What we're watching – June 8

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– The Rays and Yankees have split the first two games of rain-shortened
three-game series, and Andy Sonnanstine and Andy Pettitte will go in
the deciding game tonight. Sonnanstine is 4-5 with a 7.07 ERA, but he’s
turned in two nice outings in no-decisions against the Bombers this
year, allowing four runs in 12 1/3 innings. Pettitte, who was matched
up against Sonnanstine on April 15, has also faced the Rays twice and
received two no-decisions. He gave up eight runs in 13 1/3 innings
between those two outings. Carlos Pena has owned Pettitte, going
11-for-33 with four homers against the left-hander.

– Scott Feldman, who has picked up victories in each of his last
three starts, will try to improve to 6-0 by beating the Blue Jays. He’s
yet to pitch seven innings in any of his starts, but he’s been getting
great bullpen support, even when the runs haven’t really been there.
Casey Janssen, who is 1-2 with a 5.82 ERA in three starts since joining
Toronto’s rotation, will be the opposing starter. He was solid in his
first two outings, but he needs to bounce back from a poor showing
against the Angels last week in order to guarantee his continued
presence in the rotation.

– Nate McLouth gets to take on his former team just five days after
being sent from the Pirates to the Braves. He’s one of four former
Pirates on the Atlanta roster, which is pretty unusual for a team that
has 13 players either homegrown or at least having never played for
another major league organization. Mike Gonzalez and Jeff Bennett were
both drafted by the Pirates, and David Ross also served a stint in the
organization.

Game of the Night

San Francisco vs. Florida – Just four days after picking up win No.
300, Randy Johnson will go for No. 301 on short rest. He’s allowed
three runs — two earned — in 17 1/3 innings over his last three
starts, and he’s 8-1 with a 1.78 ERA against the Marlins in his career.
The opposing pitcher will be 22-year-old Sean West, who has a 3.31 ERA
in three starts since being called up last month. West is 6-foot-8, so
tonight’s matchup will rank tied for second on the list of tallest
opposing starting pitchers. The matchup between the 6-foot-10 Johnson
and the 6-foot-9 Daniel Cabrera ranks as the biggest. Cabrera versus
fellow 6-foot-9 hurler Mark Hendrickson had stood alone in second.

Twins place Miguel Sano on the 10-day disabled list with shin injury

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The Twins have placed third baseman Miguel Sano on the 10-day disabled list with a stress reaction in his left shin, per the Star Tribune’s LaVelle E. Neal. Sano left Saturday’s game against the Diamondbacks after running out a ground ball double play in the fourth inning and was held out of Sunday’s lineup.

Sano, 24, is batting .267/.356/.514 with 28 home runs and 77 RBI in 475 plate appearances this season. The Twins are five back of the Indians for first place in the AL Central and currently hold a tie with the Angels for the second Wild Card slot.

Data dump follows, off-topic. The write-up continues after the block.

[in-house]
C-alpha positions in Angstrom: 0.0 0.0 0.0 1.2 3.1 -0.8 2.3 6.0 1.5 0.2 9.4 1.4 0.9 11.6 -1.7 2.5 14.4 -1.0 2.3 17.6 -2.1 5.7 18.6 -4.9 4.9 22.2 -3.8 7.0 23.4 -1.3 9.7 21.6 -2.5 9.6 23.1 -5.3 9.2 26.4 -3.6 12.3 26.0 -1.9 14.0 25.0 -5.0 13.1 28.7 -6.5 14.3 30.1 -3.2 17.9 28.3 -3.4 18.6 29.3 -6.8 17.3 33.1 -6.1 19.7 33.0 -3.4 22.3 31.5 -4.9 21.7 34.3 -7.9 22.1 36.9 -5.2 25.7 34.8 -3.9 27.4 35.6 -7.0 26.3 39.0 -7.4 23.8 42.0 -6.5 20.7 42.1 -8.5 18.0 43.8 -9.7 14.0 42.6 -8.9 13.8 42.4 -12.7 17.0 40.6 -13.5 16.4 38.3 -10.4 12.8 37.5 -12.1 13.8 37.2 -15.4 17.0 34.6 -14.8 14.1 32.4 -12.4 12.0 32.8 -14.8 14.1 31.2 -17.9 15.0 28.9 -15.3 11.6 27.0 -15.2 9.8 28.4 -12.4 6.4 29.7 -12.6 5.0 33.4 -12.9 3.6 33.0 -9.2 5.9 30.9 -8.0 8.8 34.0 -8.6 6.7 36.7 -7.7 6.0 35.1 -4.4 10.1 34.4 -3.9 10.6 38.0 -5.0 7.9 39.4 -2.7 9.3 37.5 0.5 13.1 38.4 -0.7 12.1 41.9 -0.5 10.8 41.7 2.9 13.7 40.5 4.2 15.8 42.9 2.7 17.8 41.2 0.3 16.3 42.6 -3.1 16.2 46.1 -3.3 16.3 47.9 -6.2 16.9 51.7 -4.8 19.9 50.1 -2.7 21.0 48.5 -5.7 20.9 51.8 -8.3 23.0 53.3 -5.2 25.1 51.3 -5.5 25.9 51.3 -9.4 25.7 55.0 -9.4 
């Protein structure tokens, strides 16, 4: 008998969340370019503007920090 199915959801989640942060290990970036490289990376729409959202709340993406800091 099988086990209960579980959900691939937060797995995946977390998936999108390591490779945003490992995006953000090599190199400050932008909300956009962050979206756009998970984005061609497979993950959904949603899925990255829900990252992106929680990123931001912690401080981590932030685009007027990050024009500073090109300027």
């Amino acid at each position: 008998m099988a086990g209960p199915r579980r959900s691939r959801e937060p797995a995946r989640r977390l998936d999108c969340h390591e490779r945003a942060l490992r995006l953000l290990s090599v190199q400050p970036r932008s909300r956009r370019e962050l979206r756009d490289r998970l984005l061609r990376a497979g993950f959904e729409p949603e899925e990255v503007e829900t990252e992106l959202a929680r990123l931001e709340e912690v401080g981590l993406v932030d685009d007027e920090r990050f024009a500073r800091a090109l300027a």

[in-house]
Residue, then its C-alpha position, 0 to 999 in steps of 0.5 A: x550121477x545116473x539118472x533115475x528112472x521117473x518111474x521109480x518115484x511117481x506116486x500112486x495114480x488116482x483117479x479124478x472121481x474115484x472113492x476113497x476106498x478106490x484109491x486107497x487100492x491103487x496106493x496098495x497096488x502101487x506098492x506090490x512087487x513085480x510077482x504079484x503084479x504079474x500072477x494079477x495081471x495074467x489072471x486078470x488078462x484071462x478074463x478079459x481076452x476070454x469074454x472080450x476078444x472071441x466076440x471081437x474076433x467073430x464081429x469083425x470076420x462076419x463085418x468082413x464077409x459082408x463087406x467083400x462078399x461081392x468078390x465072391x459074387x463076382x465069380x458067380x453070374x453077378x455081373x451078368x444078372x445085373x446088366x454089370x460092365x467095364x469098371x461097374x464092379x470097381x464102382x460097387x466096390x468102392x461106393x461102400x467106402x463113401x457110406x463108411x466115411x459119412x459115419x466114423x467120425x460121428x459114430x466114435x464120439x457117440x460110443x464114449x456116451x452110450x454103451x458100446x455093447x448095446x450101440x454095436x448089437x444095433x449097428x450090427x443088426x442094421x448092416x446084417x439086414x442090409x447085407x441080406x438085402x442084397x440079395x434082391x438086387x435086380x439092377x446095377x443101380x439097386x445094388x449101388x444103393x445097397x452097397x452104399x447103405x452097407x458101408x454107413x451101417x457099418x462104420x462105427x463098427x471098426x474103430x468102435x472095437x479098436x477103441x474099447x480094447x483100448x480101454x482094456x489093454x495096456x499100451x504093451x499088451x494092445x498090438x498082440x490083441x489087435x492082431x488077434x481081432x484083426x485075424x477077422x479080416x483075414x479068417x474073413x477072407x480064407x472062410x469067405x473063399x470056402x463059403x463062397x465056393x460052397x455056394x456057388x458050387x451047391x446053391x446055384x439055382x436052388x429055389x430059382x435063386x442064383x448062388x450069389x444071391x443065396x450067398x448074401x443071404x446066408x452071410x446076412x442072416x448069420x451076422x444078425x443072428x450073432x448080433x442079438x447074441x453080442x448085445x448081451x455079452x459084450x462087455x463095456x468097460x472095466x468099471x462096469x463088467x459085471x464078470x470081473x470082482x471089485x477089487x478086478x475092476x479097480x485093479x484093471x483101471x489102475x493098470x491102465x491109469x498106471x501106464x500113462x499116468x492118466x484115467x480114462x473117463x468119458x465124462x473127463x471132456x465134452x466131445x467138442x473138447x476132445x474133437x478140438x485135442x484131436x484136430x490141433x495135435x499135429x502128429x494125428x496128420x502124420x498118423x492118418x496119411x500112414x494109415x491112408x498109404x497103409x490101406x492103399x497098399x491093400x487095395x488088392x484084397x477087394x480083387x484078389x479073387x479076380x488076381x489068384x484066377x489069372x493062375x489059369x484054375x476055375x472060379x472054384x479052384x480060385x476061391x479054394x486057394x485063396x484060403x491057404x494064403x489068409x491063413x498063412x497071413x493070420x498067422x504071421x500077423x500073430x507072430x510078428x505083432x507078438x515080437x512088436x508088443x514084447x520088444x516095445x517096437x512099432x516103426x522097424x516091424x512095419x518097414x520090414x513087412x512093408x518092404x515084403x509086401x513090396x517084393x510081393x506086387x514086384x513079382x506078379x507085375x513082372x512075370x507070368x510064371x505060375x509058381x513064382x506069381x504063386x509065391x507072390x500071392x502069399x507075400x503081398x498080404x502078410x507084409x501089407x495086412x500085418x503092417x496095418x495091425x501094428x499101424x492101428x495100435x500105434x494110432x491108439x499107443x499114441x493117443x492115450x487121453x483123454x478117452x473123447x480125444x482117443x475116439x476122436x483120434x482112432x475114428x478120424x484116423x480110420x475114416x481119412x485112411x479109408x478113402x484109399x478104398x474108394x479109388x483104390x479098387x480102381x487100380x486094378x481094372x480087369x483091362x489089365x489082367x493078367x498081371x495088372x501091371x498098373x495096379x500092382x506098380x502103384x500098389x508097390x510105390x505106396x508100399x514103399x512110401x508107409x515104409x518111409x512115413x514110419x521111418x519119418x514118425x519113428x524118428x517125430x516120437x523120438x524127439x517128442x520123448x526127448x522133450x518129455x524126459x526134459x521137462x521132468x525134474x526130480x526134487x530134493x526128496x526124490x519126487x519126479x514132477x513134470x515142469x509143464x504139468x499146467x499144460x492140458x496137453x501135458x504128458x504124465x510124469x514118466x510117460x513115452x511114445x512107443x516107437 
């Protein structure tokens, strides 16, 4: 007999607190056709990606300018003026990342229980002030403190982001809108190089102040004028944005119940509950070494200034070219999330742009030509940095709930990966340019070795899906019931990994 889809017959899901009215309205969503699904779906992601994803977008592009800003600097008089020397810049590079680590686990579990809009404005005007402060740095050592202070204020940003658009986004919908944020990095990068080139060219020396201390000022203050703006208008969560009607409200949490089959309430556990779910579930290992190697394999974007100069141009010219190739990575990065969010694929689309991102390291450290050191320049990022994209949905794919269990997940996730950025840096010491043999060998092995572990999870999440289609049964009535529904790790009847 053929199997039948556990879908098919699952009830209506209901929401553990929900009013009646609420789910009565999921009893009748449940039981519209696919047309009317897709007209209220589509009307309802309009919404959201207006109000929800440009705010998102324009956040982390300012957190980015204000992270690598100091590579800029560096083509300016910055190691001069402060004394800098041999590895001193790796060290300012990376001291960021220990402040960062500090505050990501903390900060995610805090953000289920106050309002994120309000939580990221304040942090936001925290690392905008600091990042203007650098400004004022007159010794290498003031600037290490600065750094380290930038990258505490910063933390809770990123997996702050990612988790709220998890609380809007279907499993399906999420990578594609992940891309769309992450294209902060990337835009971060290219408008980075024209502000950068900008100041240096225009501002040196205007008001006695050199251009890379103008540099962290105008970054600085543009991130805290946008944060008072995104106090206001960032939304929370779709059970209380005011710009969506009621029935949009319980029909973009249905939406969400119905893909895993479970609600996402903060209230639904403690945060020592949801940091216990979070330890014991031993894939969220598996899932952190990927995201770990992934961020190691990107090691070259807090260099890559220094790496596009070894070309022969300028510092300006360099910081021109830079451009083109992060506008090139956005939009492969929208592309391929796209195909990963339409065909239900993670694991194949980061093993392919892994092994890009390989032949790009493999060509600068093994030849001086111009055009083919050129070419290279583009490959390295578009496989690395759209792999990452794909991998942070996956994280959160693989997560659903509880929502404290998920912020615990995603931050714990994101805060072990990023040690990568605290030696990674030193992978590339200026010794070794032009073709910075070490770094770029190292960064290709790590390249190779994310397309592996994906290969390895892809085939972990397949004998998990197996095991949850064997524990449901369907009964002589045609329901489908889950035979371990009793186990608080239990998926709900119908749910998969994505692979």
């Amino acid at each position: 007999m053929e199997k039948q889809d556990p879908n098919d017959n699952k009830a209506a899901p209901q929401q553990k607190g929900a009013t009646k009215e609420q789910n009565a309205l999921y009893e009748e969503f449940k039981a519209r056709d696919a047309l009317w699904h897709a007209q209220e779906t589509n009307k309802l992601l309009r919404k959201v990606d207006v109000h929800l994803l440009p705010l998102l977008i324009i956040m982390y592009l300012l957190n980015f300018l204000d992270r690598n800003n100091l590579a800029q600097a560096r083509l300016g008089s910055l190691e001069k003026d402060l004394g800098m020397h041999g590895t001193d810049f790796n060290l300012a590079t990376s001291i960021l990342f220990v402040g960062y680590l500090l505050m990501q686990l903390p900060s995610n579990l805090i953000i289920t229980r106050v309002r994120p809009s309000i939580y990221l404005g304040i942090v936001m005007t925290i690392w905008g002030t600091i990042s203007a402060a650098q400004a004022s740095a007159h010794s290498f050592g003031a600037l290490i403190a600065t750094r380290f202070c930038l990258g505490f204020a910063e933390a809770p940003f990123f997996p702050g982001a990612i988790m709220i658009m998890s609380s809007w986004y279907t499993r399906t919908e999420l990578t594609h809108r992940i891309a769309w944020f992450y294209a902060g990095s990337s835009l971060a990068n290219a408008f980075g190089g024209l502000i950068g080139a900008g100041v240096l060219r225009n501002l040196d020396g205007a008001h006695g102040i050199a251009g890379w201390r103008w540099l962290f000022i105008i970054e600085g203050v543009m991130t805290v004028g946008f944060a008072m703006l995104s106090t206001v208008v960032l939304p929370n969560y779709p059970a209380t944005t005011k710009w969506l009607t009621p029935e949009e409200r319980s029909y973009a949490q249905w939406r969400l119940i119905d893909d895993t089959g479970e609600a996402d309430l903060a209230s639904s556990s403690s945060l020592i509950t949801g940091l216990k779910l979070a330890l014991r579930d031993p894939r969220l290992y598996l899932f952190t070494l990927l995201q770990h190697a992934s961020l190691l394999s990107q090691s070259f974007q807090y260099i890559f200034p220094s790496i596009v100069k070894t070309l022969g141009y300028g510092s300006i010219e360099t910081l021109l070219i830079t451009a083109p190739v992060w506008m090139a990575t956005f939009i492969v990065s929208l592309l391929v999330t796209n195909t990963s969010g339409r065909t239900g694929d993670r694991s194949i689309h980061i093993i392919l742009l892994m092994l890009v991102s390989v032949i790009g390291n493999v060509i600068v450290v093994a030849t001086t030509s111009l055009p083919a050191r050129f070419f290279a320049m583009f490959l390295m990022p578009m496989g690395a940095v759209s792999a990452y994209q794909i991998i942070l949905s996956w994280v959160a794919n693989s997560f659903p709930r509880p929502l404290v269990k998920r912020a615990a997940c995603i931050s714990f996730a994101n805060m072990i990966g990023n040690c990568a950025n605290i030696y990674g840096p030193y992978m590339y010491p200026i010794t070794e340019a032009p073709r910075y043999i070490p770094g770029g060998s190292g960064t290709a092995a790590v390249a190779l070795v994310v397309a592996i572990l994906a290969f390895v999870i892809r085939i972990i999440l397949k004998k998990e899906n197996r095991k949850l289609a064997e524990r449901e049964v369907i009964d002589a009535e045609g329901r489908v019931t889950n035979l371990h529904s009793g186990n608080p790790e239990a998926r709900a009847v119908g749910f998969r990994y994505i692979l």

Ehire Adrianza got the start at third base during Sunday’s win and could handle the hot corner while Sano is out. Eduardo Escobar could also get some time at third.

Buster Posey thinks Hector Neris hit him on purpose

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Giants catcher Buster Posey was hit by a pitch in the bottom of the eighth inning during Sunday afternoon’s series finale against the Phillies. It was a first-pitch fastball from closer Hector Neris, who had just entered the game. The Giants then had the bases loaded, but Pablo Sandoval struck out to end the inning and the Giants went on to lose 5-2.

After the game, Posey said he thinks Neris hit him on purpose, per Henry Schulman of the San Francisco Chronicle. Posey thinks Neris thought he couldn’t get him out.

Per MLB.com’s Todd Zolecki, Neris said “absolutely not” when asked if he threw at Posey on purpose. The rest of the Phillies clubhouse, per Zolecki, “Say whaaat?!”

Here’s a link to the video of Posey getting hit. Now that we have automatic intentional walks, pitchers don’t even have to risk throwing four pitches wide of the strike zone to intentionally walk a hitter, so if Neris felt he couldn’t get Posey out, there was still no need to hit him. Furthermore, Neris isn’t going to hit Posey to load the bases and put the go-ahead run on first in a 4-2 ballgame. Sandoval has been a much worse hitter than Posey, for sure, but Neris would lose the platoon advantage if he felt like facing Sandoval instead, anyway.

Getting hit hurts, so it’s understandable Posey may have been salty in the moment. But after the game, when the pain has subsided and he’s had time to think over everything, there’s no way Posey should still come to the conclusion that Neris was trying to hit him on purpose.